Habits of hibernation could be here to stay
The coming of the coronavirus has profoundly affected the Australian way of life.
New concepts such as lockdown and social distancing, as well as old ideas such as working from home, are the pivots around which the coronavirus threat revolves. The question is the extent to which these new behaviours might reshape the way we live, work and play in the future. Will the push to work from home gather momentum? Will we feel comfortable eating and drinking cheek by jowl in pubs and cafes? How comfortable will we feel cramming into train carriages?
The coming of the coronavirus has profoundly impacted the Australian way of life.
New concepts such as lockdown and social distancing, as well as old ideas such as working from home, are the pivots around which the coronavirus threat revolves. The question is the extent to which these new and reimagined behaviours might reshape the way we live, work and play in the future.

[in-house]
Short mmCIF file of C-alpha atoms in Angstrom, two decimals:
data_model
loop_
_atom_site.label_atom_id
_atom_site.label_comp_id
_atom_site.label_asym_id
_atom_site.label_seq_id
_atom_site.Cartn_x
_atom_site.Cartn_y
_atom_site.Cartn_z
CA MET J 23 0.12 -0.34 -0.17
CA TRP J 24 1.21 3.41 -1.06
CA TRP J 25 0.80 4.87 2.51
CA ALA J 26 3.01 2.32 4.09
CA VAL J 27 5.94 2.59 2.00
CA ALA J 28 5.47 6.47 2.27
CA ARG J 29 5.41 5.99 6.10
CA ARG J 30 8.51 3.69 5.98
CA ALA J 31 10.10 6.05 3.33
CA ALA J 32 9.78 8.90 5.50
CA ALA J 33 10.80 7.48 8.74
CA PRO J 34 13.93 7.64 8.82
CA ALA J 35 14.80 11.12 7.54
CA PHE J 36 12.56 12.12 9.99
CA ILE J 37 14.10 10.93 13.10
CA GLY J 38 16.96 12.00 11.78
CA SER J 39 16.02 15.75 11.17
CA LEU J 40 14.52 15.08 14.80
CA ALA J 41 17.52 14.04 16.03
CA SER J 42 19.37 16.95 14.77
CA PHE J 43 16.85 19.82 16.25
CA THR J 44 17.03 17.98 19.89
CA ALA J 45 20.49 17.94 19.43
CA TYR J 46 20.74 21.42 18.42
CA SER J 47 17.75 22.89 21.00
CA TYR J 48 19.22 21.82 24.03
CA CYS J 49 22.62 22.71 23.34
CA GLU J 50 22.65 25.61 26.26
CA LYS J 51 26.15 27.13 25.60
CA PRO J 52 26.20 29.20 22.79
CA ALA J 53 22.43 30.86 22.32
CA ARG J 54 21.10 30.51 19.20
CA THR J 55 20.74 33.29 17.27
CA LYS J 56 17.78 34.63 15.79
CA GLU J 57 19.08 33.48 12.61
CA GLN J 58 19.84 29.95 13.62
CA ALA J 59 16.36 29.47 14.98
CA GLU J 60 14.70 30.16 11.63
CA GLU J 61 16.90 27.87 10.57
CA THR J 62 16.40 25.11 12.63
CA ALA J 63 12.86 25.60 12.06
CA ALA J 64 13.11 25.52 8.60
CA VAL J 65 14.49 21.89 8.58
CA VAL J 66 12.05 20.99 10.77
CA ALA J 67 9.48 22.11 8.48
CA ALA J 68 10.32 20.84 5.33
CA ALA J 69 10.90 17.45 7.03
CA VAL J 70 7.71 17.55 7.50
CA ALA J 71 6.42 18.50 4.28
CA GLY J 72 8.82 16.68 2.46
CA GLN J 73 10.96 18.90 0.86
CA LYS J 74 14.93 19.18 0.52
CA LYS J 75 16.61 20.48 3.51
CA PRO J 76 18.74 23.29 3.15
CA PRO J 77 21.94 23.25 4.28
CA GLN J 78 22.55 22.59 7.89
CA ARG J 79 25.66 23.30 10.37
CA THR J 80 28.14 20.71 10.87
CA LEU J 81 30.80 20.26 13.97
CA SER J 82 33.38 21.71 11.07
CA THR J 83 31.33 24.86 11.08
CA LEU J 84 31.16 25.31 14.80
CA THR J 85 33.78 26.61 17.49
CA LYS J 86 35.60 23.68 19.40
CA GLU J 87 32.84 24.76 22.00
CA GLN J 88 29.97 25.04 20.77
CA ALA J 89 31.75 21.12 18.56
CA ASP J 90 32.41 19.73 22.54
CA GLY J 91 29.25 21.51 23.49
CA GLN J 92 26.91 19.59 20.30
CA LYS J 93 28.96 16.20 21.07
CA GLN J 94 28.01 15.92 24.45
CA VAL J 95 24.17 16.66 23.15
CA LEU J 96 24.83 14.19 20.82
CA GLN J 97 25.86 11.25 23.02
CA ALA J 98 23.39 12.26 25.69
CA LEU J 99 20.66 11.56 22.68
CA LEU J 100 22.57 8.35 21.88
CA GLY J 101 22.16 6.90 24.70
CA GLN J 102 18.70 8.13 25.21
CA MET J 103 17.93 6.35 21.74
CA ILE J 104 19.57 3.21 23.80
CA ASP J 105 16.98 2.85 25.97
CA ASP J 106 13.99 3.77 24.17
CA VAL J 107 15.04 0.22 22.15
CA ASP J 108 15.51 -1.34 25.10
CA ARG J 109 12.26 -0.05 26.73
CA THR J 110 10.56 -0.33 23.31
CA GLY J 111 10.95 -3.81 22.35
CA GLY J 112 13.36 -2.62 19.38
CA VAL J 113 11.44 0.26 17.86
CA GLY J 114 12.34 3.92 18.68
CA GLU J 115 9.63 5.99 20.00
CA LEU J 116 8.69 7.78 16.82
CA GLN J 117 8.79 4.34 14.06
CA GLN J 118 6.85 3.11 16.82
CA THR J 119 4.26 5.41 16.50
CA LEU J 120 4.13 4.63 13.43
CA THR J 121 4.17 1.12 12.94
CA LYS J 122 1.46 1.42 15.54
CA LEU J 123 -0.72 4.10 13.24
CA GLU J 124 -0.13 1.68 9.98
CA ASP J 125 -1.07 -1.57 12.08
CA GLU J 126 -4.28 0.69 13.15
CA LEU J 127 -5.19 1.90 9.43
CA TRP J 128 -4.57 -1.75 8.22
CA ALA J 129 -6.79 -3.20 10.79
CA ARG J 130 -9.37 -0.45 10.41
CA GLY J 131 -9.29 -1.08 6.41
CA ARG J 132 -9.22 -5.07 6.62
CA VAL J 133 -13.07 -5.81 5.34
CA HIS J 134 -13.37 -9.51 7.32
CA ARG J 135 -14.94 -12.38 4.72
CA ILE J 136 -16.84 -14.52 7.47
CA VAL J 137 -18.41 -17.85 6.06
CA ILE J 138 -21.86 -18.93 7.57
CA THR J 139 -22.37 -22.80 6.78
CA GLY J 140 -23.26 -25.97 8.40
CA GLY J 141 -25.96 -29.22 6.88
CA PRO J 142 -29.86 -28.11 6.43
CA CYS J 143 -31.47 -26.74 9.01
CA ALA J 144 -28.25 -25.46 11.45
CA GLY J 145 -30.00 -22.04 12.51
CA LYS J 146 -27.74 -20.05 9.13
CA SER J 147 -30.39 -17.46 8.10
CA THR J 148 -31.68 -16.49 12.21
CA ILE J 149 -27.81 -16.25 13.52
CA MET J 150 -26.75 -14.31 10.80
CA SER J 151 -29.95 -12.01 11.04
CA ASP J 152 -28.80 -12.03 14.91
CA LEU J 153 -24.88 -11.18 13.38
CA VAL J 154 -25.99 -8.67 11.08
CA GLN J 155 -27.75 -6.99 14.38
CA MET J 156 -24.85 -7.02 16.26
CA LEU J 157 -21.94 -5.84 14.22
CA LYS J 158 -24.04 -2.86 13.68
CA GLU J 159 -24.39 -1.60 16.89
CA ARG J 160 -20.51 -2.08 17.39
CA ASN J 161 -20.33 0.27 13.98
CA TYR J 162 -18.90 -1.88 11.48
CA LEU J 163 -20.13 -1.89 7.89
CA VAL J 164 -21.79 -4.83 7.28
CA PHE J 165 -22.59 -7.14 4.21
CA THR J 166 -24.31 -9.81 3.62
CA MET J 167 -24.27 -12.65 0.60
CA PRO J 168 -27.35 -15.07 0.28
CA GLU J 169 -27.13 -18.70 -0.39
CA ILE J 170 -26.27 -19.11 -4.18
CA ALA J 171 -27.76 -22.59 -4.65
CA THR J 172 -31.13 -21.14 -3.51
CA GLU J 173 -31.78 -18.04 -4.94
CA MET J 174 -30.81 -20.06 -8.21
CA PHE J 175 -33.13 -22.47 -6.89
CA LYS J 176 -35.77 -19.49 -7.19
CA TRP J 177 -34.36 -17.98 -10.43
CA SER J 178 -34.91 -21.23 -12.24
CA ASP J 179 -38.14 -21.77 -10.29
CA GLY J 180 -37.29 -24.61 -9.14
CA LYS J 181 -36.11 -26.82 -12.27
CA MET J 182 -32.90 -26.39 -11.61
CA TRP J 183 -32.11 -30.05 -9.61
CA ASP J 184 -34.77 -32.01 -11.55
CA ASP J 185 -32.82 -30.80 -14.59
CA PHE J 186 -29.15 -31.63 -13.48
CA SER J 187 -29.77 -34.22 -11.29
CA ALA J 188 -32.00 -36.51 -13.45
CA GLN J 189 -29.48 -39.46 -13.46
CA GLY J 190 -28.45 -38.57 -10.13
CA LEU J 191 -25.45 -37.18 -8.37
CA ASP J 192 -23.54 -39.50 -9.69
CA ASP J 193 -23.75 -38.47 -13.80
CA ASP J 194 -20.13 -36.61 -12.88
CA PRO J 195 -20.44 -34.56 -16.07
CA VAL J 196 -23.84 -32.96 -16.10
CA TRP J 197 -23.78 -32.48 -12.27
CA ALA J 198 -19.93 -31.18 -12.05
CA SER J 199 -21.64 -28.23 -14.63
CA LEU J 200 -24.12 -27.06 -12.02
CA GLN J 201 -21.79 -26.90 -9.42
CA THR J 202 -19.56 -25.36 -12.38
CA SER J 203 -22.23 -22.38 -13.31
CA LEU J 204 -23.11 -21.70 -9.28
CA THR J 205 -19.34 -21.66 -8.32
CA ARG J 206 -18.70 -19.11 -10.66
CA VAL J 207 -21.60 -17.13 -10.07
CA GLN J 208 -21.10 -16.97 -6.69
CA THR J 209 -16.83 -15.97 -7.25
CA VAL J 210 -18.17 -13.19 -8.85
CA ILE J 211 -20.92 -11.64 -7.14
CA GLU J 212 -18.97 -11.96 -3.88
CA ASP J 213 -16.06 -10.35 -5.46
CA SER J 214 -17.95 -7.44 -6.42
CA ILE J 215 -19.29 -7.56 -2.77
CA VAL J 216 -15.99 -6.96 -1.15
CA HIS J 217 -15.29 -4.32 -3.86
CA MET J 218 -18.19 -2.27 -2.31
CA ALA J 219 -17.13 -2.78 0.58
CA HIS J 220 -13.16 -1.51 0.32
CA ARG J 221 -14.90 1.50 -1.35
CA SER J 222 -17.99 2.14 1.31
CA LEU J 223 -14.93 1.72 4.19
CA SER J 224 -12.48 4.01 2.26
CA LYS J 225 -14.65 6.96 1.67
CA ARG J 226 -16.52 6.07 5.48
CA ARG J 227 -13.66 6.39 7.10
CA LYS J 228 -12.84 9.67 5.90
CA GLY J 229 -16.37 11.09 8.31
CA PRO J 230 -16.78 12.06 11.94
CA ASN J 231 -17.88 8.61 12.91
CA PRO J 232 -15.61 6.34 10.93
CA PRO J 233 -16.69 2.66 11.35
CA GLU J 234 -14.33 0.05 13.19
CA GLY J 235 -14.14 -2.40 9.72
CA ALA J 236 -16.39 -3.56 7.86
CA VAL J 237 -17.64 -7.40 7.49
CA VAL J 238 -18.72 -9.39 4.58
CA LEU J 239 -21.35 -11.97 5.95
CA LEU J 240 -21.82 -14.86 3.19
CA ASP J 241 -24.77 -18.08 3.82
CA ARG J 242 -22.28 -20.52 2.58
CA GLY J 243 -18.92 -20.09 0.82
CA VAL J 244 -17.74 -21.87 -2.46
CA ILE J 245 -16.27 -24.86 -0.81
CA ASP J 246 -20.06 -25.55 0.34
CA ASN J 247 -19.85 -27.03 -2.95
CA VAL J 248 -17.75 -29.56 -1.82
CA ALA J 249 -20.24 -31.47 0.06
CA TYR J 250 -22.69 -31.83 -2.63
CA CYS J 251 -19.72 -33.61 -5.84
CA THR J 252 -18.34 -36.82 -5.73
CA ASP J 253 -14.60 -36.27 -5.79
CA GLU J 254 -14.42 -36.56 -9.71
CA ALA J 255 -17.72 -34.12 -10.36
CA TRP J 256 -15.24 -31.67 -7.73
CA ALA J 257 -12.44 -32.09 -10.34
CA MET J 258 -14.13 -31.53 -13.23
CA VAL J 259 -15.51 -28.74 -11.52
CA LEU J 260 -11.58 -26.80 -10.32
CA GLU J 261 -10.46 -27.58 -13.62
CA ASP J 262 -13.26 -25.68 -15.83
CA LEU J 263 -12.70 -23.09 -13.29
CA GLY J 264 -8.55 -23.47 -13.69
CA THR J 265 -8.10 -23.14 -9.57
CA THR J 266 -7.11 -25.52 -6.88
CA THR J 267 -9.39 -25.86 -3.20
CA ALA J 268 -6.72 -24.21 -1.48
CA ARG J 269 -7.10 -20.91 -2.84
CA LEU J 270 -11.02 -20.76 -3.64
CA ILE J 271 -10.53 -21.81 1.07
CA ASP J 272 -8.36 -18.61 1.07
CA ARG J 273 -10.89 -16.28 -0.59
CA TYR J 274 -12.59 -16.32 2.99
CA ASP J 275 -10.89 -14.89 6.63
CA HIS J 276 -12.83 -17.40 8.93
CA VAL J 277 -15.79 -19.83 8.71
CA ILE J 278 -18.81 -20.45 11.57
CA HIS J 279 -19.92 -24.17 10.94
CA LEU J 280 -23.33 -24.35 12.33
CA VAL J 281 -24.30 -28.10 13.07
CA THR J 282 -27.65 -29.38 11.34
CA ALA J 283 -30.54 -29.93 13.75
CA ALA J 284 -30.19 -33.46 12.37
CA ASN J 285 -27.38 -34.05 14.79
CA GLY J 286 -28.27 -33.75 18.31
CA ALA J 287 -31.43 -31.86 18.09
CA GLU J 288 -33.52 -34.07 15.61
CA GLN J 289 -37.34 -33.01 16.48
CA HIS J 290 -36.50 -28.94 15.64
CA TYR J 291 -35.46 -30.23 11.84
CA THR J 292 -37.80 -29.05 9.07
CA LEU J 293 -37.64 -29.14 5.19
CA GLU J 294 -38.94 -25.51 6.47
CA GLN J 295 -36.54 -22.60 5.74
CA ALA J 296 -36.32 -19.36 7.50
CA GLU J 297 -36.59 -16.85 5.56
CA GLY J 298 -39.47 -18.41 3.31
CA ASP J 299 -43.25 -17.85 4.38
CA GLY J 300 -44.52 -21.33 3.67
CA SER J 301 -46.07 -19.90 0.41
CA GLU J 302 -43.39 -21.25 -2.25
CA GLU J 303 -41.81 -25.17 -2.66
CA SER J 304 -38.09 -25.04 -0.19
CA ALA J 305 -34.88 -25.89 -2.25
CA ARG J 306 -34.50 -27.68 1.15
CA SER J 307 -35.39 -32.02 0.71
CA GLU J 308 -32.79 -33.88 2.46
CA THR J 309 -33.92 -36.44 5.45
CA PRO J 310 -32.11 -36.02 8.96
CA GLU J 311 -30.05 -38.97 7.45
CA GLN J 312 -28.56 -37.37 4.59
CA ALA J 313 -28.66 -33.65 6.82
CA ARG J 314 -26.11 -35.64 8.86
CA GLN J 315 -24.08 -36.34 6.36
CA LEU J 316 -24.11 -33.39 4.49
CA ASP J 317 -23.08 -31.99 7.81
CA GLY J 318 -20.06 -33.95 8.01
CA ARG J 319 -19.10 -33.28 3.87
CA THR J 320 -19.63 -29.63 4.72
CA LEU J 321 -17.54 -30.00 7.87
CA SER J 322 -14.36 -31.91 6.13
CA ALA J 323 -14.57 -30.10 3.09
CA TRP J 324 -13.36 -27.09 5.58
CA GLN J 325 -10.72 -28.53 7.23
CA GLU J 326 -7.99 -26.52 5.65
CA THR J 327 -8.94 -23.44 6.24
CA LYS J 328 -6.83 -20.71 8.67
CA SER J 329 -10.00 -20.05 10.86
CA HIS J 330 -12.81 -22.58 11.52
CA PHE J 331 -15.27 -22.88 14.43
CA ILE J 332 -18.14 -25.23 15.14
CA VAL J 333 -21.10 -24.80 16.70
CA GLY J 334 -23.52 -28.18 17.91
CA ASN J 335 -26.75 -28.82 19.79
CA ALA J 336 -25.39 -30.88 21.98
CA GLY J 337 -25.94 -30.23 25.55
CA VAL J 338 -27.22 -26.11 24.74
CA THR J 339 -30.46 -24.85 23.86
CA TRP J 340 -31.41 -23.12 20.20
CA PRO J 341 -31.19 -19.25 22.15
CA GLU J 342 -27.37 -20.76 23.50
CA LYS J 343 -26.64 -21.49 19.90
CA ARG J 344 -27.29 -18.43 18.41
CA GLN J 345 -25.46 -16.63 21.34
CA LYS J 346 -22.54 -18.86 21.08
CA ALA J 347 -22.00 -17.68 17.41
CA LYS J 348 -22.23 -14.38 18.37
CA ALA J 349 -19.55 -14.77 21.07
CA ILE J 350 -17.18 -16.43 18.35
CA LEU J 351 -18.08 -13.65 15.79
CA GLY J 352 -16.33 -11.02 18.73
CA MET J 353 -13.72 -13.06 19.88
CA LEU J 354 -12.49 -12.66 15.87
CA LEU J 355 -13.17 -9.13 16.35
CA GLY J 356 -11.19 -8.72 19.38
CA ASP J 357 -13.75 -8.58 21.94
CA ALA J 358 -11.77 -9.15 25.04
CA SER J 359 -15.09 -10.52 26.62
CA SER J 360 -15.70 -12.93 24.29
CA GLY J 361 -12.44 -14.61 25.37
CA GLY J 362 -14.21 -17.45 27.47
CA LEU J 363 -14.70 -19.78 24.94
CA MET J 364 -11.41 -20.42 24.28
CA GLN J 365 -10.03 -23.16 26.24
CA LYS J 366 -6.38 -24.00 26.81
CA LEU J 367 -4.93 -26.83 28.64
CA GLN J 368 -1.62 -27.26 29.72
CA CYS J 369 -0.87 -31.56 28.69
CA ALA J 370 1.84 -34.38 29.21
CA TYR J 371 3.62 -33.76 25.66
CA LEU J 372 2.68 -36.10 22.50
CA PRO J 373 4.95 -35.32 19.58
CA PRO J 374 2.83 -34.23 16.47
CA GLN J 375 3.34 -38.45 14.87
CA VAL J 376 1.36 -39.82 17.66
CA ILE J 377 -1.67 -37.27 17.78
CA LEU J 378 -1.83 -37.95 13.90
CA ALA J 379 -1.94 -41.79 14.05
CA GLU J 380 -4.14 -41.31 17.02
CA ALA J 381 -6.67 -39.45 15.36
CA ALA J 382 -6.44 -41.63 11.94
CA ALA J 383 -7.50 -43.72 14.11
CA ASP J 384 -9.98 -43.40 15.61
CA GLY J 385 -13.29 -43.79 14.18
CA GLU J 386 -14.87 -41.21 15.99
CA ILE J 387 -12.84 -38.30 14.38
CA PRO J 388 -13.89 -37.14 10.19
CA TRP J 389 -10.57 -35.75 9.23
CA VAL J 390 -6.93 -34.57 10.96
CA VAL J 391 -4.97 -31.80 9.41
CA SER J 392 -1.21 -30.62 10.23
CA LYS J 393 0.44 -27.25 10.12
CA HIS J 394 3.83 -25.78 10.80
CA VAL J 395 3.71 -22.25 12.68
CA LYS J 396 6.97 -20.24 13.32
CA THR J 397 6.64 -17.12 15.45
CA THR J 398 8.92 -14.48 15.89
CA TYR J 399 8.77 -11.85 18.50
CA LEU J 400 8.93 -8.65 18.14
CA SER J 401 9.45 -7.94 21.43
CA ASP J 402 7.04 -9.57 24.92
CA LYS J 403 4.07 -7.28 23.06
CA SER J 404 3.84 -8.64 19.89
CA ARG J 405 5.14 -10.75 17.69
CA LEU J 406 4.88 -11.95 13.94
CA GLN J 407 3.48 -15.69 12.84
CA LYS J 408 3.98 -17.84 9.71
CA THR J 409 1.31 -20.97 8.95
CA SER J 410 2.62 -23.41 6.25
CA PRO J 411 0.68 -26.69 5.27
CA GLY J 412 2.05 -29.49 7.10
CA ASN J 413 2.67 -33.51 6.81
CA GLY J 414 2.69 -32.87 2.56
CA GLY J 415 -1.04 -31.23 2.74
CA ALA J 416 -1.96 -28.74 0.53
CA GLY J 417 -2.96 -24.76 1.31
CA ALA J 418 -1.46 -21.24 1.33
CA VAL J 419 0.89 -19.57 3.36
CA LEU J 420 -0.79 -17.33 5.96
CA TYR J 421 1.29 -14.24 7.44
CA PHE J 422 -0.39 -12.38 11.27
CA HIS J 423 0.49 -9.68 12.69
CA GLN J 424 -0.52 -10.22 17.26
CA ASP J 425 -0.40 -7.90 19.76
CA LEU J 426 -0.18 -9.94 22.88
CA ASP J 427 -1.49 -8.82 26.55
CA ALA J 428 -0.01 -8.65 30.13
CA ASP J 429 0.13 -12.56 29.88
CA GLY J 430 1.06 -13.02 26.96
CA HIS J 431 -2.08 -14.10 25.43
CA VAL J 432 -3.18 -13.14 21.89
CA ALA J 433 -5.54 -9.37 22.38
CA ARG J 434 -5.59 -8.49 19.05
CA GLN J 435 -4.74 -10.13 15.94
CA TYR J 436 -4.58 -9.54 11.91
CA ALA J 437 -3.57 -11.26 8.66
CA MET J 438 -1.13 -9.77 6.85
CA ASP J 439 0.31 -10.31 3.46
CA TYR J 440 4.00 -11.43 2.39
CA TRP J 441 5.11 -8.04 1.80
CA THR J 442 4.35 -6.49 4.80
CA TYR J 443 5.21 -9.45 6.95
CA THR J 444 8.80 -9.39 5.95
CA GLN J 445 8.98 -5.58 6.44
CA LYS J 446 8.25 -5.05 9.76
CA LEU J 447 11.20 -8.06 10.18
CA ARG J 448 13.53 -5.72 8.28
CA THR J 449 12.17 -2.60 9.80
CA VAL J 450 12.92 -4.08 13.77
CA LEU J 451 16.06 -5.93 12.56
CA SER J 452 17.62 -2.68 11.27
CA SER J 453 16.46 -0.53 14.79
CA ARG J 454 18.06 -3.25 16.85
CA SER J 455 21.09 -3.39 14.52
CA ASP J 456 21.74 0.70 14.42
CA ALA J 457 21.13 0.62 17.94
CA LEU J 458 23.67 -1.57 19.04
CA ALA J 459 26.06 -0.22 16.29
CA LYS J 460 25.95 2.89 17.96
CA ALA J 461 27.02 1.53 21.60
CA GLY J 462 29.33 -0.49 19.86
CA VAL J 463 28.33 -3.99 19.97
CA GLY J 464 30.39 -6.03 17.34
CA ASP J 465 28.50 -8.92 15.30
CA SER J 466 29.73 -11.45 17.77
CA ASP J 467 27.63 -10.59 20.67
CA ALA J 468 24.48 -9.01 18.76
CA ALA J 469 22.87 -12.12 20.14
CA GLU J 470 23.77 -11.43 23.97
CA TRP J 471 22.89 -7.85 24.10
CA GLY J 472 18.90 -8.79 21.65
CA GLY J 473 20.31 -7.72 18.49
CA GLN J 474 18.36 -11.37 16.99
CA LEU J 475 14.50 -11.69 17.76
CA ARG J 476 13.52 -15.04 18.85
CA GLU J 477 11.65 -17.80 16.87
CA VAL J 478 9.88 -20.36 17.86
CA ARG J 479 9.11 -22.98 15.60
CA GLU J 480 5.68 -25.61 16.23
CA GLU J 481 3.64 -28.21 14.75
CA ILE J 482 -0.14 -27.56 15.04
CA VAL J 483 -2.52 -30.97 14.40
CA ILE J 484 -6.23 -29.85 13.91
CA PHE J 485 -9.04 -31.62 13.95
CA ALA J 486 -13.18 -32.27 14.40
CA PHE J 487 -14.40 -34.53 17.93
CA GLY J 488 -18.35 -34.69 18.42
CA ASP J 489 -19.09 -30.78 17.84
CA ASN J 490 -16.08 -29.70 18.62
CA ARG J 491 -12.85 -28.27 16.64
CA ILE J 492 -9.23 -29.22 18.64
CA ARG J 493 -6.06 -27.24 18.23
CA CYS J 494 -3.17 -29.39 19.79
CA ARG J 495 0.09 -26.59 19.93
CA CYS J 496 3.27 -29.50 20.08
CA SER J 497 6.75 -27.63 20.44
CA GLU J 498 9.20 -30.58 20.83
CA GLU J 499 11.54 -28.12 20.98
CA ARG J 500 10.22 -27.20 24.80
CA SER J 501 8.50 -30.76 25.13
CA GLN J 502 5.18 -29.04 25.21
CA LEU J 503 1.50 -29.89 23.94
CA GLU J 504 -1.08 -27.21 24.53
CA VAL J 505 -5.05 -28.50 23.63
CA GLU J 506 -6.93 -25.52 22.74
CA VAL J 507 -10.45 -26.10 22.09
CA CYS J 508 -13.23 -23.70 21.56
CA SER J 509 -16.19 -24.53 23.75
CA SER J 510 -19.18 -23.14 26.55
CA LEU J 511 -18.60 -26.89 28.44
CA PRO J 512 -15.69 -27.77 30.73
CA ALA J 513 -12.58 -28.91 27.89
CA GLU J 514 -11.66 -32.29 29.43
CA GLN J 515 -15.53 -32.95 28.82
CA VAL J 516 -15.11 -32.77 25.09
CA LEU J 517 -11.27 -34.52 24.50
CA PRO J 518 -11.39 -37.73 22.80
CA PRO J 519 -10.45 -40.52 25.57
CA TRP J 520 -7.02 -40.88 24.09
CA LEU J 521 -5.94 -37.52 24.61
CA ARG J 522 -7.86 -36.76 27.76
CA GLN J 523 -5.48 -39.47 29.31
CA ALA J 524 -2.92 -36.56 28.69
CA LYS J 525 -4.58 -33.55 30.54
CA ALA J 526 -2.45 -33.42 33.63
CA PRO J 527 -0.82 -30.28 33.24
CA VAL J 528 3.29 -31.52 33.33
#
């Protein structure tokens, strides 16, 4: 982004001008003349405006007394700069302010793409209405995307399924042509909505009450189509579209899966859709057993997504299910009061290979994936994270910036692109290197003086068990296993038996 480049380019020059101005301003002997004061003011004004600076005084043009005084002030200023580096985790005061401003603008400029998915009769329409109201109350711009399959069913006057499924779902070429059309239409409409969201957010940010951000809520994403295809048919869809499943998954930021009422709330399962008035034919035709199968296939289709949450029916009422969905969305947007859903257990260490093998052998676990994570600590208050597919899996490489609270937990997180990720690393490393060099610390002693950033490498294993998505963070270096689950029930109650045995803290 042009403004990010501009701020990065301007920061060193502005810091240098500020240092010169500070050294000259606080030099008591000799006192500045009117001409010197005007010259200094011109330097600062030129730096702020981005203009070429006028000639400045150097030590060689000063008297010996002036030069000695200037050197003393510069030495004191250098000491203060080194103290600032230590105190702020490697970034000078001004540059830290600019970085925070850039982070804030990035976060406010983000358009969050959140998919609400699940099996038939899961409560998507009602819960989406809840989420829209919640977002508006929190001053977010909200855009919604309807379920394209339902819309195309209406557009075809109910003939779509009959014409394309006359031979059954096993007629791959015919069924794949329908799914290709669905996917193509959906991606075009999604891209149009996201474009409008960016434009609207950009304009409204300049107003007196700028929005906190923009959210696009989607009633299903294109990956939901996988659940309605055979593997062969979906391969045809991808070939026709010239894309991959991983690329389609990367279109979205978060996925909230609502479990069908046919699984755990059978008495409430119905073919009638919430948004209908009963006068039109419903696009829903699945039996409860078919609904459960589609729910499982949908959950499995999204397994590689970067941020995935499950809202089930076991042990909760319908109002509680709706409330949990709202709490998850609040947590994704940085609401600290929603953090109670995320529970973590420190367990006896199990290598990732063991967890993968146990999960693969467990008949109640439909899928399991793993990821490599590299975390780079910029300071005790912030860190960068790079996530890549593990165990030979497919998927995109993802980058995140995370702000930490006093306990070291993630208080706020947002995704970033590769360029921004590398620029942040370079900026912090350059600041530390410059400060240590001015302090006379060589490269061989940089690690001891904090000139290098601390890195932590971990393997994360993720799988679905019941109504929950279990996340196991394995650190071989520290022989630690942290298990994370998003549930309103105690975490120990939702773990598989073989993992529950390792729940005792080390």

Will the push to work from home gather momentum? Will we feel comfortable eating and drinking cheek by jowl in pubs and cafes? How comfortable will we feel cramming into train carriages, not so much later this year but throughout the 2020s? How many of the protocols that we followed to ward off contagion might carry into the future, and for how long?
These are important questions because they go to the nub of the Australian urban life. And nowhere are the implications for the Australian way of life greater than in the central business districts of our largest cities. If work from home gathers momentum, as I think it will, then what becomes of city office space? And if people don’t feel comfortable using public transport, how will we get about the city?
As for those trendy cafes and bars where congestion and tight tables are part of the atmosphere, well, we didn’t quite realise the extent to which they operated on the assumption that no one in there might carry a deadly infection.
And therein lies the problem.